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Costs Involved in Buying Immovable Property in South Africa

When it comes to transferring immovable property in South Africa, there are several costs associated with the conveyancing process. Let’s break it down:

Conveyancer’s Fee

The conveyancer’s fee is typically based on a recommended tariff. It covers the legal work involved in the transfer process, including drafting and reviewing documents, liaising with the Deeds Office, and ensuring a smooth transfer. The exact fee can vary but is usually a percentage of the property’s value.

Deeds Office Fee

This fee is based on the value of the transaction. The Deeds Office handles the registration of property transfers and maintains the official records. The fee contributes to the administrative costs incurred during this process.

Transfer Duty

Transfer duty is applicable if the property’s value exceeds a certain threshold (currently set at R1.1 million for the 2023 tax year). It is calculated based on the property’s value and is payable to the South African Revenue Service (SARS).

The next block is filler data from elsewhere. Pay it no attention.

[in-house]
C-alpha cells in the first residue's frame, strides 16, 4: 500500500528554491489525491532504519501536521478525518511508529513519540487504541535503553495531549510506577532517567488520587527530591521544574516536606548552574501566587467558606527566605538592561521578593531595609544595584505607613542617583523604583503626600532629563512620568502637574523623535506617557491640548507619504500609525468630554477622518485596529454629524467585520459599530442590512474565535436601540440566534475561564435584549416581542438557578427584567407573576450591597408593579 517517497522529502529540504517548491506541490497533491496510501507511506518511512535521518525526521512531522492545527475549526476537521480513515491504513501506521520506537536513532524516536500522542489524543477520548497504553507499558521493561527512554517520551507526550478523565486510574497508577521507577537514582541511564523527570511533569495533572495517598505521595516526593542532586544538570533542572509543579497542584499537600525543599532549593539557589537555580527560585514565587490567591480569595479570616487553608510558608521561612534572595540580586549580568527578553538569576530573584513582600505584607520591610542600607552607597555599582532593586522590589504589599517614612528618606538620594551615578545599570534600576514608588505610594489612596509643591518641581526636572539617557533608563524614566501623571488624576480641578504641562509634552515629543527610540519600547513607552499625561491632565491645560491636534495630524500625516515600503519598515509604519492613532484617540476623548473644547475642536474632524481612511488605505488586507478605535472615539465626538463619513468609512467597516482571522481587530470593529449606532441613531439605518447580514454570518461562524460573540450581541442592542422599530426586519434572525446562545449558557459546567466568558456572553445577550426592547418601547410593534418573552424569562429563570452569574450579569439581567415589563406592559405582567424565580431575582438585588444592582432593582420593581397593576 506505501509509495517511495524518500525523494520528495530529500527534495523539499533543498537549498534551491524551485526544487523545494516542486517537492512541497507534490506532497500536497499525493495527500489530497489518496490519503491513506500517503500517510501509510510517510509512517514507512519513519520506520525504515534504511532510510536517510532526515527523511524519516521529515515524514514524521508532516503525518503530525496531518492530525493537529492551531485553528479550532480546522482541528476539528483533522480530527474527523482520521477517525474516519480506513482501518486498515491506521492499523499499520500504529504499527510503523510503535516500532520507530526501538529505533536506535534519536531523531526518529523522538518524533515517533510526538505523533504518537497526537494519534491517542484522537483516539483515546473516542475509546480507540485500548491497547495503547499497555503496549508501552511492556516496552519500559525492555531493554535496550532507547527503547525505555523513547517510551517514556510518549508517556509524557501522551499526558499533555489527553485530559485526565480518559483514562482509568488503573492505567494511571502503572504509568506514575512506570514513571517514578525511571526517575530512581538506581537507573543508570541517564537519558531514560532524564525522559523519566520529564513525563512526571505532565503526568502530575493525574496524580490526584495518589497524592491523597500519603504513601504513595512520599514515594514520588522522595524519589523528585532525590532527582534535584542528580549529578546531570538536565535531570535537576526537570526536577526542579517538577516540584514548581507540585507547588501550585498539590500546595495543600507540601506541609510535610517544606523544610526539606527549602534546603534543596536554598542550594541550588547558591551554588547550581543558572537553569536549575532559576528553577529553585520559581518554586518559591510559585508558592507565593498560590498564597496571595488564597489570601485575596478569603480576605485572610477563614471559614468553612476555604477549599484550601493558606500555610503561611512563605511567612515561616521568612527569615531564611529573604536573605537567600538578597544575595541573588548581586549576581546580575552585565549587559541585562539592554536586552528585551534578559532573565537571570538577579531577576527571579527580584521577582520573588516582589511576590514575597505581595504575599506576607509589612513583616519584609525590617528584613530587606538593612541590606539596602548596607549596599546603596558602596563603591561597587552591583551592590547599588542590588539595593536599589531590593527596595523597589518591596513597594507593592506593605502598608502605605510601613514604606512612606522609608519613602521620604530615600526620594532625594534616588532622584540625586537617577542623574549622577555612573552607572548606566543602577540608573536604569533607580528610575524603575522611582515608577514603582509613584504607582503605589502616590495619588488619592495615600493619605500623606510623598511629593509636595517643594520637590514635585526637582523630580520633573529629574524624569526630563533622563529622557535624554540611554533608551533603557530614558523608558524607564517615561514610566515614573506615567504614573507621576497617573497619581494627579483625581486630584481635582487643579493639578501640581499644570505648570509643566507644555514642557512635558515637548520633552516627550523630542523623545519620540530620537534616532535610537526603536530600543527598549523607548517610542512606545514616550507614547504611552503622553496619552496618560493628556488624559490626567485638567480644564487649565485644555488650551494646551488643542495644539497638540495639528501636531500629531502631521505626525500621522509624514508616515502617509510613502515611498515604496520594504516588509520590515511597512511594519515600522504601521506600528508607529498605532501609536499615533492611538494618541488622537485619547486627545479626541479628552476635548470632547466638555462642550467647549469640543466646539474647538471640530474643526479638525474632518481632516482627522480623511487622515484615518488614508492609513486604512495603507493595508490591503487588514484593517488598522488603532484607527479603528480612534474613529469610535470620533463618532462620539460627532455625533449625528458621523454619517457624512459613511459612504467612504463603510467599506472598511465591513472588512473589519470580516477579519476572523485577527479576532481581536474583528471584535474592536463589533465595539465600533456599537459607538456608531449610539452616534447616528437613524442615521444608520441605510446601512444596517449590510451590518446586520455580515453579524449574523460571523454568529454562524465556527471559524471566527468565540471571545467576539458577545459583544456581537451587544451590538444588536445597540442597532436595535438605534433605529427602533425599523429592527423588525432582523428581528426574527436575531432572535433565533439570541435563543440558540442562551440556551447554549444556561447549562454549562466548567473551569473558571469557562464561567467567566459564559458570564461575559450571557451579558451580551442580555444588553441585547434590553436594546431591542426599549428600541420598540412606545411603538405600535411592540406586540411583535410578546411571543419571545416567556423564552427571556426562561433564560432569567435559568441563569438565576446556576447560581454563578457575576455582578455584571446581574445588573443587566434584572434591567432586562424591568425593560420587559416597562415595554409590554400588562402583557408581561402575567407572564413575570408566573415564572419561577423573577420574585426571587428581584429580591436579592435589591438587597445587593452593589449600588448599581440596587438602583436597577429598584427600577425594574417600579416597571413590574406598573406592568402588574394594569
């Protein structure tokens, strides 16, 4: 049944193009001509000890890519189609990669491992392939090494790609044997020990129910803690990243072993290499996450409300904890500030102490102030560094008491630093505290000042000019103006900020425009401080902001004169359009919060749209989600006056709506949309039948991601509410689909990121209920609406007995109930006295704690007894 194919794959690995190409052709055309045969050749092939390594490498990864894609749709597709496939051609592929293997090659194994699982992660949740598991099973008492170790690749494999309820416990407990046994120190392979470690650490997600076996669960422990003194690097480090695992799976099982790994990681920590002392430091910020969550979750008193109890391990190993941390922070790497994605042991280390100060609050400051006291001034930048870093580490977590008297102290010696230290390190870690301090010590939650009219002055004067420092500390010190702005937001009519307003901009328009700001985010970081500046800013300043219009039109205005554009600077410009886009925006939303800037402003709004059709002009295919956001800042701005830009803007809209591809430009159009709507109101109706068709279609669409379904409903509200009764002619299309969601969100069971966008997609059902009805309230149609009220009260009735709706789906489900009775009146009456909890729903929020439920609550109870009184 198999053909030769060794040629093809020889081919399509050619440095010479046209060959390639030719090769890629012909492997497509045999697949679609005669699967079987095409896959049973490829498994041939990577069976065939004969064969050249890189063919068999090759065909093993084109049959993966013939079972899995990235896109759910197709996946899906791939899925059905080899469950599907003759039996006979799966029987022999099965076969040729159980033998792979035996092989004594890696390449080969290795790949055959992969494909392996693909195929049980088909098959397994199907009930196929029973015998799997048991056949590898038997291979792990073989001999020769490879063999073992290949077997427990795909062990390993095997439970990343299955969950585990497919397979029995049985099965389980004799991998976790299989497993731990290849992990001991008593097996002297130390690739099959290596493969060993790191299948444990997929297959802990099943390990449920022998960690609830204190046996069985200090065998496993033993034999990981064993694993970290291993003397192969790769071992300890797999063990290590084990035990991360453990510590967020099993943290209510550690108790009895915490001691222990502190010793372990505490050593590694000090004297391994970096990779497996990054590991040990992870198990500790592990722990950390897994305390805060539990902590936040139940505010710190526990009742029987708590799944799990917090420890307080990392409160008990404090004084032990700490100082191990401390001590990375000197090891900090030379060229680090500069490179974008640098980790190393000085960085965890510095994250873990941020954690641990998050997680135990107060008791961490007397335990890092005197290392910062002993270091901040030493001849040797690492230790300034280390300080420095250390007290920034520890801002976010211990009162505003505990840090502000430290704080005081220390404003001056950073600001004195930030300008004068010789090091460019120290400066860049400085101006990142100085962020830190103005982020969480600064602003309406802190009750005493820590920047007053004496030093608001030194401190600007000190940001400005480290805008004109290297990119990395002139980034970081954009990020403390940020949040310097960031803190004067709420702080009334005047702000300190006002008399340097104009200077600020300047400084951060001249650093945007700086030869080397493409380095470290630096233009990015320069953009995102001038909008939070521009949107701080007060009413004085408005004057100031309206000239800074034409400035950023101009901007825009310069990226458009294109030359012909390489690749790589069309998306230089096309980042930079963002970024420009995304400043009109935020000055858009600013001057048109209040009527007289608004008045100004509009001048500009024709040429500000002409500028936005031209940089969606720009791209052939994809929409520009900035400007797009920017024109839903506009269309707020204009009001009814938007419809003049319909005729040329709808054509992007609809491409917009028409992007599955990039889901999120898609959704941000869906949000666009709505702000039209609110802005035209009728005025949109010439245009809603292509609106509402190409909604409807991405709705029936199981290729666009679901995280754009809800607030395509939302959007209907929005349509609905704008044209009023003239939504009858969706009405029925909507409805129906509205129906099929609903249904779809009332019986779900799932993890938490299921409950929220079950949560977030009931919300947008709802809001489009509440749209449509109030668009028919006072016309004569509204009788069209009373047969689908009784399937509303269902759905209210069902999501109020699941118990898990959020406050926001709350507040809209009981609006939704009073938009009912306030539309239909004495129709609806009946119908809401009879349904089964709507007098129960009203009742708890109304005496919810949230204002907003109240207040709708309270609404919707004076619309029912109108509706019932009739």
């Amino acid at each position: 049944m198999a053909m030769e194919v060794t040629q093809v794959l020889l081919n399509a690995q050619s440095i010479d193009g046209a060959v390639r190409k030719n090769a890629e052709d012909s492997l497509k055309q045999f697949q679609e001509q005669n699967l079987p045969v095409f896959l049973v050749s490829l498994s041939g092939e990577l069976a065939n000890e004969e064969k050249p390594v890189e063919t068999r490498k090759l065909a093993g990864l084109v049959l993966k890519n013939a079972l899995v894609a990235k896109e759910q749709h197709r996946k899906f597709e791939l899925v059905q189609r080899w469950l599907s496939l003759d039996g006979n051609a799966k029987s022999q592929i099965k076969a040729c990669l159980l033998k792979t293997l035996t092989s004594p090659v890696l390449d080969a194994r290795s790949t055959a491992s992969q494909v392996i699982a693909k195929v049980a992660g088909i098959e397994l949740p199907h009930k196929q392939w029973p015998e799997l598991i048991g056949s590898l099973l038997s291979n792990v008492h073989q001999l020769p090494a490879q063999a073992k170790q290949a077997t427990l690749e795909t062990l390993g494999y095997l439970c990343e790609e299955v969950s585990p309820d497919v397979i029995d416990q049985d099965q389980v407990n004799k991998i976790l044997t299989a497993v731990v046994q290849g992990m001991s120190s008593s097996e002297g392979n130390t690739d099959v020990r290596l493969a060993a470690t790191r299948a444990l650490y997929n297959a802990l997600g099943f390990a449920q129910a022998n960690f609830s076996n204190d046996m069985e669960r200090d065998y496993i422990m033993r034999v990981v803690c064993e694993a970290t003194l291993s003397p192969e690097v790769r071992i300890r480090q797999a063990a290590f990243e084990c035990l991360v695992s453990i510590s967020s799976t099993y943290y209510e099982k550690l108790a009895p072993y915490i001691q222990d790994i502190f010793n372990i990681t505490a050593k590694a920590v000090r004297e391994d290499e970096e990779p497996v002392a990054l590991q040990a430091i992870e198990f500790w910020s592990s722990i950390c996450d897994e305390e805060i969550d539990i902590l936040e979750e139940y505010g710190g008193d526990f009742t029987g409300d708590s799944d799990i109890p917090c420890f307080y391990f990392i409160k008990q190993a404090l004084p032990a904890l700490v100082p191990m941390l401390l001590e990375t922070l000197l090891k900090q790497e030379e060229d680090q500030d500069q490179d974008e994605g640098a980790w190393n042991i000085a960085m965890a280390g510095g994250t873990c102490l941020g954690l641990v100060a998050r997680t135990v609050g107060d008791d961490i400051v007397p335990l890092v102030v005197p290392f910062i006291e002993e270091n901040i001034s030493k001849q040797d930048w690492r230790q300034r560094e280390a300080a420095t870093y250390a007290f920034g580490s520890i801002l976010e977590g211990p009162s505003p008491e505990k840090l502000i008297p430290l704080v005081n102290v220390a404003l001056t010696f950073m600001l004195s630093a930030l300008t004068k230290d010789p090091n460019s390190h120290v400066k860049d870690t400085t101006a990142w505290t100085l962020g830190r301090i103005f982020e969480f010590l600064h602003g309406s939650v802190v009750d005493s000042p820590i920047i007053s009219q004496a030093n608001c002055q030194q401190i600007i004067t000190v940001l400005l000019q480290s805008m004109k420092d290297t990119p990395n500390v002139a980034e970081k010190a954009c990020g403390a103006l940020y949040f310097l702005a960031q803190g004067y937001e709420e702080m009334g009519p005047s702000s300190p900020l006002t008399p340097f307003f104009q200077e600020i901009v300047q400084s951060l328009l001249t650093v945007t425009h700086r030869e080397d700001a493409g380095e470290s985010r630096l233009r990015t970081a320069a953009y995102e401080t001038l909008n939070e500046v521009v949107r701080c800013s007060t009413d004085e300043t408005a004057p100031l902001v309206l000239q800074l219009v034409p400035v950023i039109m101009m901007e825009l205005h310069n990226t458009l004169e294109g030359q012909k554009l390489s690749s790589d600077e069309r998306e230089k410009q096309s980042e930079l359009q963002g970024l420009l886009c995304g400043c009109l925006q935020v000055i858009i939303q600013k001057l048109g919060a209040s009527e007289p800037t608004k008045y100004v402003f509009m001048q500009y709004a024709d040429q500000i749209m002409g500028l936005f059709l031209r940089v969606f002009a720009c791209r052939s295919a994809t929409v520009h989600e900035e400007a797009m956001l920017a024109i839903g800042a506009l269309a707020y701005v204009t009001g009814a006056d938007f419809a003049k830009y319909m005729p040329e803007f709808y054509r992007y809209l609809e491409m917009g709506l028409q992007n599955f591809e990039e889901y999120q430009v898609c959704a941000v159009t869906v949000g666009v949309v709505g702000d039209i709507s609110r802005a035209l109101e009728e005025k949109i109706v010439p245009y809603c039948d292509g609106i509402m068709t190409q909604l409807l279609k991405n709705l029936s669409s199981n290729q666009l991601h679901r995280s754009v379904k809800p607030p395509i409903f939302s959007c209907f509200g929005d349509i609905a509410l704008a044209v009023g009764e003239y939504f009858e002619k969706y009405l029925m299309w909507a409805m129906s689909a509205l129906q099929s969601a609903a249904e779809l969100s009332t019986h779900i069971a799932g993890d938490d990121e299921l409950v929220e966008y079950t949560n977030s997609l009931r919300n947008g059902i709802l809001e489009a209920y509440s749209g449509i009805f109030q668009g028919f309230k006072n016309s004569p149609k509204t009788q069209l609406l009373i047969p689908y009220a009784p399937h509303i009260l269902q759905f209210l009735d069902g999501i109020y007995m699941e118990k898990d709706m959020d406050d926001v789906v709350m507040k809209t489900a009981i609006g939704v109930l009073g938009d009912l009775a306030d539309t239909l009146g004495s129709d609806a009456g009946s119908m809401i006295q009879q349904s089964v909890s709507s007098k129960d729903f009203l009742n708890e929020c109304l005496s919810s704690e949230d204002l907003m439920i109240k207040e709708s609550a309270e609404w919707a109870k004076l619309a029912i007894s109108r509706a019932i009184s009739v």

Rates Clearance Certificate

Before the transfer can take place, the conveyancer obtains a rates clearance certificate from the local municipality. This certificate confirms that all outstanding rates and taxes have been paid up to the date of transfer.

Levy Clearance Certificate (for sectional title properties)

If the property is a sectional title unit (such as an apartment or townhouse), a levy clearance certificate is required. It ensures that all levies owed to the body corporate have been settled.

Deeds Searches and Postage

The conveyancer conducts searches at the Deeds Office to verify ownership, encumbrances, and other relevant details. Additionally, there are postage and petties costs associated with sending documents.

Bond Registration Fees

These fees cover the services of registering the bond with the relevant authorities. They are paid to the bond attorneys.

The exact amount depends on the property’s value and the bond amount.

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Remember that these costs can vary based on the specifics of the transaction and the conveyancer you choose. As a rule of thumb, it’s advisable to allocate between 8% and 10% of the property’s purchase price for these additional costs.

Always consult with a qualified conveyancer to get an accurate estimate for your specific situation.  Keep in mind that these figures can vary based on the specifics of your transaction and the conveyancer you choose.

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